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Mopar-nac The Moderator
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Both made Corvette owners cry :)
 

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As did the Spirit RT....I blew the doors off several 5.0 (4.9) Mustangs, one of which took place @ midnight in pouring rain (yes in hind-sight it was foolish) with wheels breaking traction at +100 mph. Other muscle cars dricers were left with jaw on the ground as well. MOPAR....gotta lov'em!!!
 

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Interesting side story to the Shelby Omnis. In a multi page spread on Shelby in "Motor Trend" after he died, they reported his relating the story on the birth of that model. Being friends with Lee Iacocca from the Ford Shelby days, he discussed what he could do to create similar performance buzz for a Chrysler model. Iacocca professed interest so they settled on the Omni and Shelby went to work. There were a few glitches and not unexpected delays in getting the cars engineered and completed. Iacocca began to lose interest in the program and Shelby had to call him personally several times to keep up Chrysler support and funding for the program. According to Shelby, the program barely survived to completion due to the fading enthusiasm from the head of Chrysler.
 

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Owned both a GLHS Charger and GLH Turbo Omni. Great fun cars.
 

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Mopar-nac The Moderator
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Dave said:
Lee did tend to be more into gobs of chrome and Italian logo stickers... though I have to say, I liked Dynasty’s looks...

It's hard to say how real any of the recollections are. Shelby created a lot of aura but ... anyone here read that book by one of his employees?
It is interesting you say that. I can't tell you how many times I've heard glowing things from Shelby fans and horrible things about Shelby from people inside the auto industry.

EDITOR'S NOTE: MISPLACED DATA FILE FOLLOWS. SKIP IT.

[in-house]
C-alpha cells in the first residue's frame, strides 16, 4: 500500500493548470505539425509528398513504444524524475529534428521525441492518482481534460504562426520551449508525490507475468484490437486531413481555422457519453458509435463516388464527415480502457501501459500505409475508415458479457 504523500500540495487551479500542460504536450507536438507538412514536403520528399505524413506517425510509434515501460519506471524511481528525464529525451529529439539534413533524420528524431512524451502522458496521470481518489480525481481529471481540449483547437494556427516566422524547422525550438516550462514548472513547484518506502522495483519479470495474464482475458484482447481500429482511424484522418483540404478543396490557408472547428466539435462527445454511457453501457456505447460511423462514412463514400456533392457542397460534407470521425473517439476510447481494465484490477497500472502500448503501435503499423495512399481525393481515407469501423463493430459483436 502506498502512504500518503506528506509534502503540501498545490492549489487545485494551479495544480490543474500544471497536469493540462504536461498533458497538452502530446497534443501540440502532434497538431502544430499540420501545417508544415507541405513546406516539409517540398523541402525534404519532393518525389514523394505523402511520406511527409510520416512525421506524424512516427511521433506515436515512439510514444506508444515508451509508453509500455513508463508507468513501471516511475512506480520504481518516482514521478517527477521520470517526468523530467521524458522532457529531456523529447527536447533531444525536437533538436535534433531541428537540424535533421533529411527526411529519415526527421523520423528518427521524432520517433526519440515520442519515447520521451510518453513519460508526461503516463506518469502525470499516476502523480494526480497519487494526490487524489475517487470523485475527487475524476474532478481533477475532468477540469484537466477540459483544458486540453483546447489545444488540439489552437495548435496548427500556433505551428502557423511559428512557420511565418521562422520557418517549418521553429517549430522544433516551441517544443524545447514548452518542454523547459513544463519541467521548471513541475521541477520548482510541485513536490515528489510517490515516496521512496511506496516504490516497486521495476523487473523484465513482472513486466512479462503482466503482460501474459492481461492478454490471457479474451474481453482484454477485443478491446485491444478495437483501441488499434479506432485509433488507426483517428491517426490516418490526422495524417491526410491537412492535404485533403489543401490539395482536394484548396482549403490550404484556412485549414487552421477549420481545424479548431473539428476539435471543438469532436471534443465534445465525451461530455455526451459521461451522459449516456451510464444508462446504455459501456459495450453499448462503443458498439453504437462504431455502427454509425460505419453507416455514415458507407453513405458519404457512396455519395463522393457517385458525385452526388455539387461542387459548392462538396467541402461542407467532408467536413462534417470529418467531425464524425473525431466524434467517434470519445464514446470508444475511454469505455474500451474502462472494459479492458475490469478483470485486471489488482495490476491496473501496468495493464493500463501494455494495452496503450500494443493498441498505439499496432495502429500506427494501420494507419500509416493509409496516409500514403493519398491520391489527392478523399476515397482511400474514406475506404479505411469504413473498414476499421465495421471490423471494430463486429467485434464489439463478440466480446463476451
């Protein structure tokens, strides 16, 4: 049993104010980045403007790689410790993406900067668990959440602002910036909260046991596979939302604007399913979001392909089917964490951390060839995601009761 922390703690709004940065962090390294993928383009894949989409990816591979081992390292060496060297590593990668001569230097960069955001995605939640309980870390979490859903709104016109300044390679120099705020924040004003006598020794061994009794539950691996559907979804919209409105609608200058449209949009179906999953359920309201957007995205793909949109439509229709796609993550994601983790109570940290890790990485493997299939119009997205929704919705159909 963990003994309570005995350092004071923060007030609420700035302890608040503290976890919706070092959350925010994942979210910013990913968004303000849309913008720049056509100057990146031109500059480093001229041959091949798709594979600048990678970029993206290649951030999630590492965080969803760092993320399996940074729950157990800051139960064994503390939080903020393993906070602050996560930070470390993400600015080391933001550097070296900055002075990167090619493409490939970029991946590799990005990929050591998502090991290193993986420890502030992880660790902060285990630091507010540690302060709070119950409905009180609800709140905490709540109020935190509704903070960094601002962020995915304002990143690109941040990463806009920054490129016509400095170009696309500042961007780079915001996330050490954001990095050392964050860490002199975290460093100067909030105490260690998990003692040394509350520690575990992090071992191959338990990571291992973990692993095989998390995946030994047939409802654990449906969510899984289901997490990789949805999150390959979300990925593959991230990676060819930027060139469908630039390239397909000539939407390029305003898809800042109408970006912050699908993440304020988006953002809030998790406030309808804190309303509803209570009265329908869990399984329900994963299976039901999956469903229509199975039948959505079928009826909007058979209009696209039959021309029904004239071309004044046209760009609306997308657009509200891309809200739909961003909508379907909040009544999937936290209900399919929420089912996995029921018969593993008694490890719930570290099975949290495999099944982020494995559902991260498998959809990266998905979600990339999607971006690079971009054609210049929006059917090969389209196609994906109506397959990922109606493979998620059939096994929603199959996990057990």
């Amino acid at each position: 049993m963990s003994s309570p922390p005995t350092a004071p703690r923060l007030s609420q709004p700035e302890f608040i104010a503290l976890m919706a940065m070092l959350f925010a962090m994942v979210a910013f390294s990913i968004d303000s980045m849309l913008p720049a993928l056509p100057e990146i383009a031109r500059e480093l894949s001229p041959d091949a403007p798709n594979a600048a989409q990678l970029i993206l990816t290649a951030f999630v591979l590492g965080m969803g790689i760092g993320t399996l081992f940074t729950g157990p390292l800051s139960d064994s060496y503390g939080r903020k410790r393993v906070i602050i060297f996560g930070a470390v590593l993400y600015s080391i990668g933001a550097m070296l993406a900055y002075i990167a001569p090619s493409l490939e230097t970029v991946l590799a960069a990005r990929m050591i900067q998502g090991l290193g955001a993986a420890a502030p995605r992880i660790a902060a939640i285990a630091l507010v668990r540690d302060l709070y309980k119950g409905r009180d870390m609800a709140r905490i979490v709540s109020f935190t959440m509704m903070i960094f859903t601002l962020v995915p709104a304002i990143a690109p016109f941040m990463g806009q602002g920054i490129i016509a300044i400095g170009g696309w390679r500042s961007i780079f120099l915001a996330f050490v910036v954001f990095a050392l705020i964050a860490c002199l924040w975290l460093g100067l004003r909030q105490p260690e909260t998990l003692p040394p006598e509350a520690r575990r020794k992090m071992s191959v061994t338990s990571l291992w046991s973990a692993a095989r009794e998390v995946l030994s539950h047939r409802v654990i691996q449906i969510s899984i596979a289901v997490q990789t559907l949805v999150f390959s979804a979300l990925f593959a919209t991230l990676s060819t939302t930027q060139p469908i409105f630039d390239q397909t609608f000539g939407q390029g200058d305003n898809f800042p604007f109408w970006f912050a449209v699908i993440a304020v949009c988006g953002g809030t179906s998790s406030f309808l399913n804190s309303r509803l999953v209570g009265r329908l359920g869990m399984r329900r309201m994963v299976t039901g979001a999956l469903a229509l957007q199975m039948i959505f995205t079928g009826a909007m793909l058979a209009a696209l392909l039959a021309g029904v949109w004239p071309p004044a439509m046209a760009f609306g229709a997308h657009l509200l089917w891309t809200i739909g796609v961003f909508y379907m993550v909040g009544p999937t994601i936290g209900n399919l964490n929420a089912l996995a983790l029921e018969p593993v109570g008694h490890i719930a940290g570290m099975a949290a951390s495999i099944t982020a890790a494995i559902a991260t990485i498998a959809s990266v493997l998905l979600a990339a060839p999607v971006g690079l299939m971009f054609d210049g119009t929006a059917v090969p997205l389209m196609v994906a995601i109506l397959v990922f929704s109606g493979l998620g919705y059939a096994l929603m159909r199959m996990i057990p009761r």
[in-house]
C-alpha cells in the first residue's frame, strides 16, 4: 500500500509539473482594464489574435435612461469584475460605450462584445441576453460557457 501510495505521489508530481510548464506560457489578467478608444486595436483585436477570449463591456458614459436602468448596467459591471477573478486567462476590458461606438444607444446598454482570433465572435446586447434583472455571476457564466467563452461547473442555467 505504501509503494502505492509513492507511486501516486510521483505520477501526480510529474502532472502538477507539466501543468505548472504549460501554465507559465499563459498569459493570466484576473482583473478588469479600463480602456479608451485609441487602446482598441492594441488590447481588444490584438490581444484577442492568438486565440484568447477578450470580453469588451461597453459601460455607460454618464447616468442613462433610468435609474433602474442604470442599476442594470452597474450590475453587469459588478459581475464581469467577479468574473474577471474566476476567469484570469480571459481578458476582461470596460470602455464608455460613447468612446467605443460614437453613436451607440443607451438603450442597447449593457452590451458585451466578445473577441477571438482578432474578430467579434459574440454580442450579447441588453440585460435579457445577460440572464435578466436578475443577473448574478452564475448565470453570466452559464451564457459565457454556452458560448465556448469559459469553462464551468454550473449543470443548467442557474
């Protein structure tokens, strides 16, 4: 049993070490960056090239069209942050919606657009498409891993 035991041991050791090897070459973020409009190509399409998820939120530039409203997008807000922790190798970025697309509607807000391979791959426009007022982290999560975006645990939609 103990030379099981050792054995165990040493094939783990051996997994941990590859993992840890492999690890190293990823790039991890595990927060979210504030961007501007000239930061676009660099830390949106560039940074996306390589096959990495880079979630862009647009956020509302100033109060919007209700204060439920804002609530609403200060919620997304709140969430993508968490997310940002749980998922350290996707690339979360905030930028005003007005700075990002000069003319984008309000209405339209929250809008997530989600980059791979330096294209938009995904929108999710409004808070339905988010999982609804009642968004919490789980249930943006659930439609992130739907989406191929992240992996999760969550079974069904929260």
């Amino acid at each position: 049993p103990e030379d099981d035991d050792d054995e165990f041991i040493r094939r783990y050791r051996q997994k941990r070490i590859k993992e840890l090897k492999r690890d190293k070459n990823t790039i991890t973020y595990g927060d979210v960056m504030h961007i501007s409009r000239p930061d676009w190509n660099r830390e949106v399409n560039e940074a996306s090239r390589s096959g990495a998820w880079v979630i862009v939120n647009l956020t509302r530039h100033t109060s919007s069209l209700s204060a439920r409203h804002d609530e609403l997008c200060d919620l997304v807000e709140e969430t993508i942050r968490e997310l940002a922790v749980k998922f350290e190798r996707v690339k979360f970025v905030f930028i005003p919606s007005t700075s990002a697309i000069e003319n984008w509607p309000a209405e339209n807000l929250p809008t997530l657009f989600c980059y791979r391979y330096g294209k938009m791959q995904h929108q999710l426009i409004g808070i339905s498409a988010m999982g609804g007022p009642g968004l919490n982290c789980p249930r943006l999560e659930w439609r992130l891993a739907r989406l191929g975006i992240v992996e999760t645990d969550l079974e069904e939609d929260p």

The turbo Dodge thing is really interesting. I've heard stories that Shelby's group did little with the engines on the cars and basically the help handle styling and testing of the cars, pick combinations, etc. We know Chrysler's powertrain engineers were doing brilliant things with the four cylinders during research and development well before The Shelby name went on the cars.

I love Shelby Dodges, but I prefer to think of them as Shelby approved cars designed and build by Chrysler.

Mike
 

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A lot of what was produced in limited numbers was experimental. The Omni GLHS had an early form of the Turbo II. The 89 CSX had the Variable Nozzle Turbo. The 91 Spirit had the Turbo 3 Lotus head. The Variable Nozzle Turbo was super cool, but was highly unreliable. The Lotus head was the same way. The manufacturing and engineering was generally done by others. However, engineers have never been confused with entertainers. And Shelby was a great charismatic personality to attach to performance cars. Still, he did a lot for FWD performance enthusiasts.
 

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As to Shelby's hands-on involvement on the numbered cars: My favorite example of Shelby Skunkworks in action is the way that the workers in Whittier had to cut/trim the underside of the turbo vent water diverter (underside of the hood) on the L body cars with tin snips in order to clear the raised two-piece intake. They then slathered seam seal and blended black paint to crudely "finish" the job.

Chrysler engineers told Shelby that a Turbo 1 would not fit in the L body. Shelby responded by installing a Turbo 2.
 

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Plymouth Makes It
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Both MOPARs mentioned were within reach entry level workers that could do some overtime. Could use a few of those now.
 
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Dave said:
Lee did tend to be more into gobs of chrome and Italian logo stickers... though I have to say, I liked Dynasty’s looks...

It's hard to say how real any of the recollections are. Shelby created a lot of aura but ... anyone here read that book by one of his employees?
I read the book Fast Days by former Shelby employee Joel W. Jackson, it's a good read.

Thanks
Randy
 

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These were the original "tuner cars". I also remember seeing an Omni FTH (Faster than Hell) that featured a supercharged 2.2 rather than the turbocharged variant.
 

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jerseyjoe said:
Both MOPARs mentioned were within reach entry level workers that could do some overtime. Could use a few of those now.